U of O: moving in

Decades ago when state legislators realized that duplicate programs at multiple Oregon universities were tying up state dollars, the Oregon University System pressured schools to keep academic programs such as journalism and urban planning at only one campus.

Other institutions are wary of sharing these programs or partnering with relative newcomer Portland State, PSU administrators say, even as University of Oregon is bringing its classrooms to Portland.

Thanks to an anonymous $15 million donation in January, University of Oregon has $4.5 million to expand its acclaimed journalism program to its Portland campus. With many more internship opportunities than Eugene, UO’s Portland campus is a prime location for journalism students, who will join architecture and law students at the UO Portland Center’s diminutive four-story space.

As reported in The Daily Emerald, “[Portland] is where the market is if we want to fulfill our mandate to the state,” UO journalism professor Jim Van Leuven said, noting that UO has “pretty much the only full-blown journalism and communications programs in the state.”

The division of programs depends on each school’s mission, according to Lorraine Davis, UO’s vice president for academic affairs. As 2004-2005 chair of the Provosts’ Council, Davis has overseen academic affairs for the Oregon University System, the body that monitors the institutions. “Our mission is that we’re a comprehensive research university that serves the students. Architecture, allied arts, law, music, those are all professional areas that are the expected contributions to the state,” Davis said.

Outside of the core subjects taught at all universities, each institution has special programs. Portland State, for example, has the School of Urban and Public Affairs.

University of Oregon was established by the legislature in 1872, graduating its first class six years later. By the time Vanport College, which later became PSU, was established in 1948, UO had 76 years to develop its programs.

Besides a university’s original specialties and mission, money is an important determinant of what academic programs campuses have, said Terrell Rhodes, PSU vice provost for curriculum and undergraduate studies. “There’s been a real effort to not duplicate programs. Campuses would have to make a much stronger case [to start a new program] if it existed at another university.”

Rhodes remembers hearing debate about the journalism program when he came to Portland State two decades ago.

“I know there were some politics happening at the time,” Rhodes said. Twenty years ago, University of Oregon dwarfed PSU in every respect. PSU trails UO and OSU in research dollars and deep pocketed-alumni, but has passed up both in enrollment.

“At that time, the decision was made based on who had the existing resources,” Rhodes said. “And those things have changed now, but I don’t know of any proposals [to start a journalism program at PSU] or how much of a priority it is.”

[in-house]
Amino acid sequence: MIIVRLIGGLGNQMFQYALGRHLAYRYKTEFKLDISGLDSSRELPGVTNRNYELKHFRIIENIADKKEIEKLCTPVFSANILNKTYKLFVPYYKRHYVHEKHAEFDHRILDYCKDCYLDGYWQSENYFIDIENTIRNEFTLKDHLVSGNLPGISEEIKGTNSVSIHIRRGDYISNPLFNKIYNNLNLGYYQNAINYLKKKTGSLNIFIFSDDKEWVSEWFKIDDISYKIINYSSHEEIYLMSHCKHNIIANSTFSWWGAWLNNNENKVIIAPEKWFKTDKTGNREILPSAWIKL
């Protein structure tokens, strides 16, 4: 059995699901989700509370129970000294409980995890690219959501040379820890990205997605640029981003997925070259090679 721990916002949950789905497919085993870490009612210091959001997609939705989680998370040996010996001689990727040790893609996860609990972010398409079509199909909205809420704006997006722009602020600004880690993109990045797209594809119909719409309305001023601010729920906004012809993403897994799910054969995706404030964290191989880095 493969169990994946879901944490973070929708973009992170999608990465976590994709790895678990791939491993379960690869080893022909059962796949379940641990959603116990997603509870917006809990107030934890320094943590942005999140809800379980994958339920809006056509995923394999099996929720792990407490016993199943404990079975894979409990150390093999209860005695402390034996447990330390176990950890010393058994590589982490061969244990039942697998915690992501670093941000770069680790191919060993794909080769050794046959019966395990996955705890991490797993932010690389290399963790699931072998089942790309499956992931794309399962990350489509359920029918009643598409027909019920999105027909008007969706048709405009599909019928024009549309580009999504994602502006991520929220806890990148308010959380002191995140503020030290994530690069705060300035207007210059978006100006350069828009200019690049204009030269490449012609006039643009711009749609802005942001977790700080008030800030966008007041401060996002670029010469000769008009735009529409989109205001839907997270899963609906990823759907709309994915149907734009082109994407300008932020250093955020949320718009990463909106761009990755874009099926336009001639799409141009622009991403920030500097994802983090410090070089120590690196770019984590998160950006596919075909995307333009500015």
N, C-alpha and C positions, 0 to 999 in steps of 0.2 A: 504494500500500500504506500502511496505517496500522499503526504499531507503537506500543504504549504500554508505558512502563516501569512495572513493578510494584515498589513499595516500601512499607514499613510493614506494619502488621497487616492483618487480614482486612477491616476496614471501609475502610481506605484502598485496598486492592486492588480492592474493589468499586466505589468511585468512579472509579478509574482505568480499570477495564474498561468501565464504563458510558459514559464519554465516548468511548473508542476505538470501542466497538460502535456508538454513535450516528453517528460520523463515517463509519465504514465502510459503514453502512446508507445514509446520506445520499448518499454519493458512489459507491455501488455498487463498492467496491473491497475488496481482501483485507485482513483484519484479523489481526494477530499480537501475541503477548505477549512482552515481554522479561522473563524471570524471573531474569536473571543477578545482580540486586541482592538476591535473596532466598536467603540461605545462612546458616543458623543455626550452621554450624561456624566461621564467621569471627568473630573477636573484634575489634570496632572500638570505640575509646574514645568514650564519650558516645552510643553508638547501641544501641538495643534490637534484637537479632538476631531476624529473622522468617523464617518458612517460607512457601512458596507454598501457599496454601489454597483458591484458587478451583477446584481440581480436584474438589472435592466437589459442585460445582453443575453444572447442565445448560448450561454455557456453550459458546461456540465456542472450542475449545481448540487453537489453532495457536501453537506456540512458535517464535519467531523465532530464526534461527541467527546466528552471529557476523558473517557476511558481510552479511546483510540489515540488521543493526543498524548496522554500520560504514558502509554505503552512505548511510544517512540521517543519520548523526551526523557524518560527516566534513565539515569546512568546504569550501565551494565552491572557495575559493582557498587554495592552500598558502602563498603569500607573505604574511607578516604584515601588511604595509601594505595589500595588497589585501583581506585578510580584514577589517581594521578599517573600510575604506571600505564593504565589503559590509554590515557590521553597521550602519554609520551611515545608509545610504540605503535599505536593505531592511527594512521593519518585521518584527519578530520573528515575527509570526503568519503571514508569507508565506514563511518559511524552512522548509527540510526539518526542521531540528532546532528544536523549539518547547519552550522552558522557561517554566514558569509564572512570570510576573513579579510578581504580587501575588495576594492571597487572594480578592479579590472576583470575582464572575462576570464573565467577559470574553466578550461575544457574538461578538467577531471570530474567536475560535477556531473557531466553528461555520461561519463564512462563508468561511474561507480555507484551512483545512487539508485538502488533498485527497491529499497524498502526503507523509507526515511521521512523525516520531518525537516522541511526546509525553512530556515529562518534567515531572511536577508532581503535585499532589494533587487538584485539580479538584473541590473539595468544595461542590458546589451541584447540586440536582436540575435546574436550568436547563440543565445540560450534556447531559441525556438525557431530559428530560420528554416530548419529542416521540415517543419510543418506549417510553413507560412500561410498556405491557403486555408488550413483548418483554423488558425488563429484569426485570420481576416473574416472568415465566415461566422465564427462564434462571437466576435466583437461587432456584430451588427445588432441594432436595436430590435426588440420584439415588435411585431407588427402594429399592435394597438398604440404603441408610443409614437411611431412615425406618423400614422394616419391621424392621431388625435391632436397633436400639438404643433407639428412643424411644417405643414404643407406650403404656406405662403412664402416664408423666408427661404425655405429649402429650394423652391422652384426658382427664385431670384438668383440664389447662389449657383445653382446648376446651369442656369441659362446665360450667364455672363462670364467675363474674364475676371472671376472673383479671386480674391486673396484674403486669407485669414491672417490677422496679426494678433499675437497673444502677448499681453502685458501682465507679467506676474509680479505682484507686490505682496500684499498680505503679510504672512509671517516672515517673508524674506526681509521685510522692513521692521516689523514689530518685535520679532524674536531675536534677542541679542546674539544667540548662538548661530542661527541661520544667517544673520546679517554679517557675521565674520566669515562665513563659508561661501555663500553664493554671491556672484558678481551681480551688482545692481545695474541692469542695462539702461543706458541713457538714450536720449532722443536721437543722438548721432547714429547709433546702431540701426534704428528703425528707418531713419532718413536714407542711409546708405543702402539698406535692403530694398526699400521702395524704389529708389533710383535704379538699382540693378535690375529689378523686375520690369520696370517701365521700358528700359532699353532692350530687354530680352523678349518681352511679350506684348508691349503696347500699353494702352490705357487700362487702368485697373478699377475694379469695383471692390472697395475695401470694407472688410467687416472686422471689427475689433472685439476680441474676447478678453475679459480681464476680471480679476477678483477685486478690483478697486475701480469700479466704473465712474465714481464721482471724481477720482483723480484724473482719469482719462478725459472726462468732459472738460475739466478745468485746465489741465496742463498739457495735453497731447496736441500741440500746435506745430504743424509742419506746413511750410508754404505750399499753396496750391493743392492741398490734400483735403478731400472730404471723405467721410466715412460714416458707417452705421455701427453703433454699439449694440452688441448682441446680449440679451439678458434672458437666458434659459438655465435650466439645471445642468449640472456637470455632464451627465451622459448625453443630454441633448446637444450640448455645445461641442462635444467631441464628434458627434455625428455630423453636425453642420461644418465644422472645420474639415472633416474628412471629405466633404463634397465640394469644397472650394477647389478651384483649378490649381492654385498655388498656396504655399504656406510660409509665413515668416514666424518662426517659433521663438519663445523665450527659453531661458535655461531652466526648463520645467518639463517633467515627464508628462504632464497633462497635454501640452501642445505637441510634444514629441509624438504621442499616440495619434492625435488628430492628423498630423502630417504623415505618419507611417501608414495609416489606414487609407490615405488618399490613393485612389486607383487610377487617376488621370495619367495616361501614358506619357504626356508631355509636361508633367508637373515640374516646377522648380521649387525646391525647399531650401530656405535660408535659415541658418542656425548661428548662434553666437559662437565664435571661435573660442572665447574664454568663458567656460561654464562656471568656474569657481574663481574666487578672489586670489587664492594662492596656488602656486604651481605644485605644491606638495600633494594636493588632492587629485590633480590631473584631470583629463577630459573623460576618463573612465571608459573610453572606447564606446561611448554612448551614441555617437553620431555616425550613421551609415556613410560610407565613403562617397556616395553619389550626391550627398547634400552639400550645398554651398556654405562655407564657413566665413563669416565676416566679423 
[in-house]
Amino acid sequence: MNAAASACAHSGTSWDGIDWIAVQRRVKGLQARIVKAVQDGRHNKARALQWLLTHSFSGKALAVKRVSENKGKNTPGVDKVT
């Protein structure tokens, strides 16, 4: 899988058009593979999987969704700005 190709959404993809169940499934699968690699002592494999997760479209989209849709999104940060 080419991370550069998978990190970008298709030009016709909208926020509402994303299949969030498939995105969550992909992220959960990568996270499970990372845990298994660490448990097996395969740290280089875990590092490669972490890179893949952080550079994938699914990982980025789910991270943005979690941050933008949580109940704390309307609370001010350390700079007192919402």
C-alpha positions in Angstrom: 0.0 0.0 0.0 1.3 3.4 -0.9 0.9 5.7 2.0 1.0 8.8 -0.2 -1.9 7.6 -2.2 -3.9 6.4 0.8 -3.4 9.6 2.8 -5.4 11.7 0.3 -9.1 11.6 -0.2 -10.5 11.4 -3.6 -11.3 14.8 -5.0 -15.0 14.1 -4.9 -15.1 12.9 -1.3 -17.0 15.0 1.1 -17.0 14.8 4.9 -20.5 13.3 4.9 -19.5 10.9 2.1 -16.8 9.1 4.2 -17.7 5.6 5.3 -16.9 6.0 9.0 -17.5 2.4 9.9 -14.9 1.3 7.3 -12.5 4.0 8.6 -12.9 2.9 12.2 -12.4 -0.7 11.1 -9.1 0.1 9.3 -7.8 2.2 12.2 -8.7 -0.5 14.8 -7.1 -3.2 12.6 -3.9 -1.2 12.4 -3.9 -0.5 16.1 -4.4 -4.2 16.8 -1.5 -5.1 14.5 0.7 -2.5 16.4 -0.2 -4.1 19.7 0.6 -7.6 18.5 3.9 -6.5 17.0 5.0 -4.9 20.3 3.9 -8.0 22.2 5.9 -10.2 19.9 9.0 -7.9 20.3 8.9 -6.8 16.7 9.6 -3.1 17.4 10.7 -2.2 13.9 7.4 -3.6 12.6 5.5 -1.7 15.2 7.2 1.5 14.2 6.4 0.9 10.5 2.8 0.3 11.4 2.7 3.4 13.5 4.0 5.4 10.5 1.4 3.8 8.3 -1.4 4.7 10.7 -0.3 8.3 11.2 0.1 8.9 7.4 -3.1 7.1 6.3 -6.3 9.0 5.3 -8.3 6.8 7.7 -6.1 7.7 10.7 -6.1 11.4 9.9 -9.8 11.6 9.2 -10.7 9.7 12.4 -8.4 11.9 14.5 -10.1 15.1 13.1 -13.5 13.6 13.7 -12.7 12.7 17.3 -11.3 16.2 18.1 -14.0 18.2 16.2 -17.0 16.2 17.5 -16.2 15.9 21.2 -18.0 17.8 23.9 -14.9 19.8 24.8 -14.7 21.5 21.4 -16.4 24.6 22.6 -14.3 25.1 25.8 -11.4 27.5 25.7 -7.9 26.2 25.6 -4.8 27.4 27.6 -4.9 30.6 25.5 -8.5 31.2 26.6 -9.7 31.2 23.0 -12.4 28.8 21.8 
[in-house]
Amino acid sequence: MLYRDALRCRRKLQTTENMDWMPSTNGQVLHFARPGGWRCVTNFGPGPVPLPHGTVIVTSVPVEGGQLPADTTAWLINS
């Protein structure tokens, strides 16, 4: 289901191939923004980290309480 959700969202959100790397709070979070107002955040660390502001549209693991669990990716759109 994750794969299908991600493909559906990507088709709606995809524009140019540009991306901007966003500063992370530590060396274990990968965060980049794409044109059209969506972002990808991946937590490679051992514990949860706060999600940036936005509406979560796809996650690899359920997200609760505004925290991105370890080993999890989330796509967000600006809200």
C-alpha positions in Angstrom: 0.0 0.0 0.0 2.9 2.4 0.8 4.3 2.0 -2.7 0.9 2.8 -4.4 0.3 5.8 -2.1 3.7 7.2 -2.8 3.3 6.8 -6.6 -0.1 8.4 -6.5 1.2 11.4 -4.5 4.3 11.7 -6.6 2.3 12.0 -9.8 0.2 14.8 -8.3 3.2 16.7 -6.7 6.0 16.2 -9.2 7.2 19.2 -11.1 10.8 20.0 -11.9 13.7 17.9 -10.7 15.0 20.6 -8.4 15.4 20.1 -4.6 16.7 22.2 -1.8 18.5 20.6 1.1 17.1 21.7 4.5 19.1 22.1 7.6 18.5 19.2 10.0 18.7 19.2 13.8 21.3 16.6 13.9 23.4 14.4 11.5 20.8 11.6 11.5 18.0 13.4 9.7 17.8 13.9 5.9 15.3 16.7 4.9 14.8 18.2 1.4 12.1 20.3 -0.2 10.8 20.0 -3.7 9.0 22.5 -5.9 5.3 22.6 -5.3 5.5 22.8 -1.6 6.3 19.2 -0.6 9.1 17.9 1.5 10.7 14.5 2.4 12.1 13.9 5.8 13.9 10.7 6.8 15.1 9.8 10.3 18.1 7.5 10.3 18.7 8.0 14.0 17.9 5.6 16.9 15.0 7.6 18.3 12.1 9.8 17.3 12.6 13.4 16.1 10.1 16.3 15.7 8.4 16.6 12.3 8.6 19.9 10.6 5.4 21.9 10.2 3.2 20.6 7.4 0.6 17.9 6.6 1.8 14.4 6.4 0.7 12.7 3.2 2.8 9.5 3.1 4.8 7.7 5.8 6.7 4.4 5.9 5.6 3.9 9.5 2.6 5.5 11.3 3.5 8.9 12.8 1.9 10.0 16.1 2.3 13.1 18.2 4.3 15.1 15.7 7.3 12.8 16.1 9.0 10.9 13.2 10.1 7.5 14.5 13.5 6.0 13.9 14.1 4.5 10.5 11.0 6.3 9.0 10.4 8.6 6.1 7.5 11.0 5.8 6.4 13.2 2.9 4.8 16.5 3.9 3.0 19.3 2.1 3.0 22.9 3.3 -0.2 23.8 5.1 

Even in a climate of abundant state funding, convincing OUS that PSU should establish a journalism program would be difficult, but currently money is the largest factor.

“The thing that we’re encountering now is that even though we’re the largest university and have a lot of demand, the budgetary problems come into play,” Rhodes said. “We all have our own self-interest. Once you’re a well-established university, you’re less willing to partner. We would be pretty protective too in their position.”

“We’re in an enviable position, in a way. We struggle to accommodate all the students we have. Other campuses that aren’t located in a metropolitan area don’t have that advantage… for some schools, sharing programs is threatening.”

Rhodes says discussions about teaming up with UO in the architecture program have broken down repeatedly.

“That’s a classic one we’ve had going on for years. They keep trying to run a program up here but aren’t that interested in working with PSU. Their argument is that the existing program is well established, it’s good quality. The problem is most architecture firms are up here.”

As for whether UO’s architecture program in Portland cuts down on architecture student enrollment at PSU, “potentially it does,” Rhodes said. “That’s why PSU has been so interested in partnering… There’s a certain competitiveness that’s out there, for students and for tuition dollars.”

“The U of O has tended to resist joint programs,” Rhodes added. “Discussions tend to fall apart at the last minute.”

Nicholas Bittner, an architecture grad student at UO’s Portland Center, sees room for improvement both from the UO Eugene campus and Portland State. The 80 architecture students crammed into the UO Portland Center architecture studio pay fees that serve only Eugene students, he said, and can’t use facilities at PSU such as Stott Center. Bittner is president of Portland Student Action Council, which has filed grievances with UO administration over fee issues.

“There won’t be many journalism students up here,” Bittner said. “They don’t have the space.”